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Ileus ?>

Ileus

Ileus Introduction Background After abdominal surgery, a normal physiological ileus occurs. This type of ileus spontaneously resolves within 2-3 days after sigmoid motility returns to normal. However, the terms postoperative adynamic ileus or paralytic ileus are defined as ileus of the gut persisting for more than 3 days following surgery.1 Ileus occurs from hypomotility of the gastrointestinal tract in the absence of a mechanical bowel obstruction. This suggests that the muscle of the bowel wall is transiently impaired and fails…

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Hiatal Hernia ?>

Hiatal Hernia

Hiatal Hernia Introduction Background A hiatal hernia occurs when a portion of the stomach prolapses through the diaphragmatic esophageal hiatus. Although the existence of hiatal hernia has been described in earlier medical literature, it has come under scrutiny only in the last century or so because of its association with gastroesophageal reflux disease (GERD) and its complications. By far, most hiatal hernias are asymptomatic and are discovered incidentally. On rare occasion, a life-threatening complication, such as gastric volvulus or strangulation,…

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Inflammatory Bowel Disease ?>

Inflammatory Bowel Disease

Inflammatory Bowel Disease Introduction Background Inflammatory bowel disease (IBD) is an idiopathic disease, probably involving an immune reaction of the body to its own intestinal tract. The 2 major types of IBD are ulcerative colitis and Crohn disease. As the name suggests, ulcerative colitis is limited to the colon; Crohn disease can involve any segment of the gastrointestinal tract from the mouth to the anus. Although ulcerative colitis and Crohn disease have significant differences, many (but not all) of the…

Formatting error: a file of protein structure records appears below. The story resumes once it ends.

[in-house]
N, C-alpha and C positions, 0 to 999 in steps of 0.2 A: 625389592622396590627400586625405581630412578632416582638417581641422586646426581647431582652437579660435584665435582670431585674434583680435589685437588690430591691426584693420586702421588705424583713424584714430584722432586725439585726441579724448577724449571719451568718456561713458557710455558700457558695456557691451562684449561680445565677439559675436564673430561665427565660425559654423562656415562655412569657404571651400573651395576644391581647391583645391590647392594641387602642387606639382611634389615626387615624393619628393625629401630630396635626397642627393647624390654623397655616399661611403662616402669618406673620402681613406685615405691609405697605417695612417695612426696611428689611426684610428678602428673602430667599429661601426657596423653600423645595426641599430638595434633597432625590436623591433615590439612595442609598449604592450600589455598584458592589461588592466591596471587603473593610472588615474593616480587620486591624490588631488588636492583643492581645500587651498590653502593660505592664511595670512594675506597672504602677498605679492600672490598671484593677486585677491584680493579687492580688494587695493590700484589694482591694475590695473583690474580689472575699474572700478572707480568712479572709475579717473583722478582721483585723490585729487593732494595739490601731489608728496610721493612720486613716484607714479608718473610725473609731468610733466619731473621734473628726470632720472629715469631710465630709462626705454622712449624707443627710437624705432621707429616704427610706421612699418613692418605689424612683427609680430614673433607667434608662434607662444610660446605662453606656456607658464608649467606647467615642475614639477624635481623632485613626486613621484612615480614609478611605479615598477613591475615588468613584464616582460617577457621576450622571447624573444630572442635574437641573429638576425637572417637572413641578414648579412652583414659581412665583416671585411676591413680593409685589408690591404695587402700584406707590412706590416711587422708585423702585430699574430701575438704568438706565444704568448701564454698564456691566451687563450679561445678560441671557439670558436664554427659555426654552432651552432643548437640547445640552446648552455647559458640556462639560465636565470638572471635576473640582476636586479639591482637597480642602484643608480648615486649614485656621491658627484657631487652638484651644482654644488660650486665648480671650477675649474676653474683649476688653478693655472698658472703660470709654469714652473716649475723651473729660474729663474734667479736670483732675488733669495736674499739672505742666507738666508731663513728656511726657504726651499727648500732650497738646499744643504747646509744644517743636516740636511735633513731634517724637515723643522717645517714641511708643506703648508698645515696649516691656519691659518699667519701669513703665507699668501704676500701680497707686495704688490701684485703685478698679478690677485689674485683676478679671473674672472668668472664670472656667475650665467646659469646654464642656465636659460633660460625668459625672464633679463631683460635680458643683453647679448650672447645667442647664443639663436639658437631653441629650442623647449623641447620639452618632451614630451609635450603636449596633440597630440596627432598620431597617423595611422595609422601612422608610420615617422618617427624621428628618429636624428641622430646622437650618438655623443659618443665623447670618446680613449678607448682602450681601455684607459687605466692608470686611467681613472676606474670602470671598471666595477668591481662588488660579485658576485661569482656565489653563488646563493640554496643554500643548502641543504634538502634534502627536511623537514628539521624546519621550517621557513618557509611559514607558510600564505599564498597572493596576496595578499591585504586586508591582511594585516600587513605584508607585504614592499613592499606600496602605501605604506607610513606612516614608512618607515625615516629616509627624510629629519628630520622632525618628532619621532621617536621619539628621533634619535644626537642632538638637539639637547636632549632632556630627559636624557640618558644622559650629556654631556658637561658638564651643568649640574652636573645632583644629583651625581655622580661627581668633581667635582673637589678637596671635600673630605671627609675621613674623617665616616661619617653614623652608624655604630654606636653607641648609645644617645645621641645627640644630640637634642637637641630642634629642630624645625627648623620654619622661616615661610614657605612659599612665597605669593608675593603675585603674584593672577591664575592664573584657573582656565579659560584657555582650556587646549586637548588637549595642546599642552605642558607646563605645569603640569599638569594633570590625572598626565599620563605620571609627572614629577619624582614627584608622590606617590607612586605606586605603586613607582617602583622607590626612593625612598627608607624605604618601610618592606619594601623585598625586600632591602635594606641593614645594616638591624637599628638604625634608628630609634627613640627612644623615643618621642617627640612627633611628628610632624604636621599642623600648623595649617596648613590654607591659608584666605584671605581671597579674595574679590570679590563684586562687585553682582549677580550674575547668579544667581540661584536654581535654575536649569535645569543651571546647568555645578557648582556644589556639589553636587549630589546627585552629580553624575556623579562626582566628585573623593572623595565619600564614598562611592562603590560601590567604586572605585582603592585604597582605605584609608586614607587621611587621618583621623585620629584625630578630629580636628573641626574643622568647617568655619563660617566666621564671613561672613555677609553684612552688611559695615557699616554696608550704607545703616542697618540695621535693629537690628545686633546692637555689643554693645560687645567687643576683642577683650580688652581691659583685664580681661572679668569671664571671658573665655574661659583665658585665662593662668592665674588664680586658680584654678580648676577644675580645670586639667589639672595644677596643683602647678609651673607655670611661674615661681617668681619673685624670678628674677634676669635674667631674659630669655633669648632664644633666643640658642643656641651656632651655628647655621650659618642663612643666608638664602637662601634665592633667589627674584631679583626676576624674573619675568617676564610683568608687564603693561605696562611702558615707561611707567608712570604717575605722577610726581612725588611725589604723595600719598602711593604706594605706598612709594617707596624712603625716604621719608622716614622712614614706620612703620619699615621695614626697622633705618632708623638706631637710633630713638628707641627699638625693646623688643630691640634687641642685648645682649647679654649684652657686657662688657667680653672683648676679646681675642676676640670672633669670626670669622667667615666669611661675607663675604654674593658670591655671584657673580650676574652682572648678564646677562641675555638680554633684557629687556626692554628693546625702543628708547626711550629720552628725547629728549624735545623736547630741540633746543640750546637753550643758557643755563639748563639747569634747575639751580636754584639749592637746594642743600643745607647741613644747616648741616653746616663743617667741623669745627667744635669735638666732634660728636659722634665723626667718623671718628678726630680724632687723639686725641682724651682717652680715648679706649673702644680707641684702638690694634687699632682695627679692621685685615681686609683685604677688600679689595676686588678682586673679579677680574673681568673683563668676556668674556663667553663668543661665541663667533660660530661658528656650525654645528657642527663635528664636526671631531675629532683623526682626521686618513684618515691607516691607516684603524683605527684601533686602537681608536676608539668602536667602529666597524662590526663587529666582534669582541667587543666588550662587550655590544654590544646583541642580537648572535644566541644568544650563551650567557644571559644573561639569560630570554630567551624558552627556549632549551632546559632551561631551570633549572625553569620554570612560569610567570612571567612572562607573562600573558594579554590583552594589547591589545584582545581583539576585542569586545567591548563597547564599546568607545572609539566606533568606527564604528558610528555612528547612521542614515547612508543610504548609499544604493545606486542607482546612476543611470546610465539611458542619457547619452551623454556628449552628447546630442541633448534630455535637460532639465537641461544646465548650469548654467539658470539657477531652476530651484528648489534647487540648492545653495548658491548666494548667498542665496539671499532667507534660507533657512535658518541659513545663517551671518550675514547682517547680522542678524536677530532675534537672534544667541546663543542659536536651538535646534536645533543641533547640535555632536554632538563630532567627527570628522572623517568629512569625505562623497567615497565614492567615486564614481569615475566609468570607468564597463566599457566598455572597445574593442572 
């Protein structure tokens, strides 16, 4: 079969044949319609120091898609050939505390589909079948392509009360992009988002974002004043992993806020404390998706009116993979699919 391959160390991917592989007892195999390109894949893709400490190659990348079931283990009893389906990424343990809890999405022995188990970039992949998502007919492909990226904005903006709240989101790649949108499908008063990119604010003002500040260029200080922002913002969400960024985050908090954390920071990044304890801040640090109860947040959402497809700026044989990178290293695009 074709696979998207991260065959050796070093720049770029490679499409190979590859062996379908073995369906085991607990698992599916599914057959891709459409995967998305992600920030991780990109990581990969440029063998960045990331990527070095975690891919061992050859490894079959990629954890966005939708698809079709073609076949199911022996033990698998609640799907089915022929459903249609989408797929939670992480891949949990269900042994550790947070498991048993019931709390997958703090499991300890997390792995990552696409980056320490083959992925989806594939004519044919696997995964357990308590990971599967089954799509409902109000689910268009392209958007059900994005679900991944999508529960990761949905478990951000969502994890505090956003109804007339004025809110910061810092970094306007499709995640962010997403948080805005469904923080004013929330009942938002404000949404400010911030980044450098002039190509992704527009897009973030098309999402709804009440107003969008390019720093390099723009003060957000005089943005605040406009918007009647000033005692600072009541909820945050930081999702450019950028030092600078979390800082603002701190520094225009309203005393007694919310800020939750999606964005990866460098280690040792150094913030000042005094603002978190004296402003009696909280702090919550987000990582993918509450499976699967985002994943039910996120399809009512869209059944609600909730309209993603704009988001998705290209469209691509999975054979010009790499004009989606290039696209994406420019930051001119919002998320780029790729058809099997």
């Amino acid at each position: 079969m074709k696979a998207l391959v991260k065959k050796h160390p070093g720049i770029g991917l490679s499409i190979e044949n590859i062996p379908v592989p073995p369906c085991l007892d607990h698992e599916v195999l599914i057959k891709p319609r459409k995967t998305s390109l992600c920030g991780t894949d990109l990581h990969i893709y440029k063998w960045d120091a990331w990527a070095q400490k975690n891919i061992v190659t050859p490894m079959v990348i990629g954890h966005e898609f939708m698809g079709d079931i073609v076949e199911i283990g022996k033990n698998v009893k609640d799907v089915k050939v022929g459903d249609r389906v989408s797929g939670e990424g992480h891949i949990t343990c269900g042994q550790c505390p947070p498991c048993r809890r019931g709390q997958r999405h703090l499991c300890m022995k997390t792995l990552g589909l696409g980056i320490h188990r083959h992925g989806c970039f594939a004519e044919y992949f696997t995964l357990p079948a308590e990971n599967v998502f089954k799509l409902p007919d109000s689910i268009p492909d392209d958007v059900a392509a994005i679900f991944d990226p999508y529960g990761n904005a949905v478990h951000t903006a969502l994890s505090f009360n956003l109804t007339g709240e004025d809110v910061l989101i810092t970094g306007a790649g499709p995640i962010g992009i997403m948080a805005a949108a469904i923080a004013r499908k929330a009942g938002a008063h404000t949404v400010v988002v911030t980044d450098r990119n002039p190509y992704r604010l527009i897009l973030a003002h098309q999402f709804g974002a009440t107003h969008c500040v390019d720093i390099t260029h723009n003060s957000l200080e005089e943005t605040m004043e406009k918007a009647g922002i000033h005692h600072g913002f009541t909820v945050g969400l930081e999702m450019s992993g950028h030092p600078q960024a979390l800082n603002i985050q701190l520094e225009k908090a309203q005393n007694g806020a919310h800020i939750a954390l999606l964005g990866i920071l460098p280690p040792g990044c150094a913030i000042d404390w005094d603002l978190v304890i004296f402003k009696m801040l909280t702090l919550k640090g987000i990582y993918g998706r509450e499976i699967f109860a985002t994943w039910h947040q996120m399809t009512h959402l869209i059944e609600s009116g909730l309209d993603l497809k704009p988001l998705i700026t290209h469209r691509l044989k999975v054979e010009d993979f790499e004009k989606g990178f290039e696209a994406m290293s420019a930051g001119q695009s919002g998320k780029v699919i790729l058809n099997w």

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Shigellosis ?>

Shigellosis

Shigellosis Introduction Background Shigella organisms cause bacillary dysentery, a disease that has been described since early recorded history. Pathophysiology Shigella species (eg, Shigella dysenteriae, Shigella flexneri, Shigella sonnei, Shigella boydii) are aerobic, nonmotile, glucose-fermenting, gram-negative rods that are highly contagious, causing diarrhea after ingestion of as few as 180 organisms.

Villous Adenoma ?>

Villous Adenoma

Villous Adenoma Introduction Background Adenomatous polyps are, by definition, neoplastic. Although benign, they are the direct precursors of adenocarcinomas and follow a predictable cancerous temporal course unless interrupted by treatment. They can be either pedunculated or sessile. Polyps are generally asymptomatic but may occasionally ulcerate and bleed; uncommonly, they may result in obstruction if very large. Adenomas are divided into 3 subtypes based on histologic criteria, as follows: (1) tubular, (2) tubulovillous, and (3) villous. According to World Health Organization…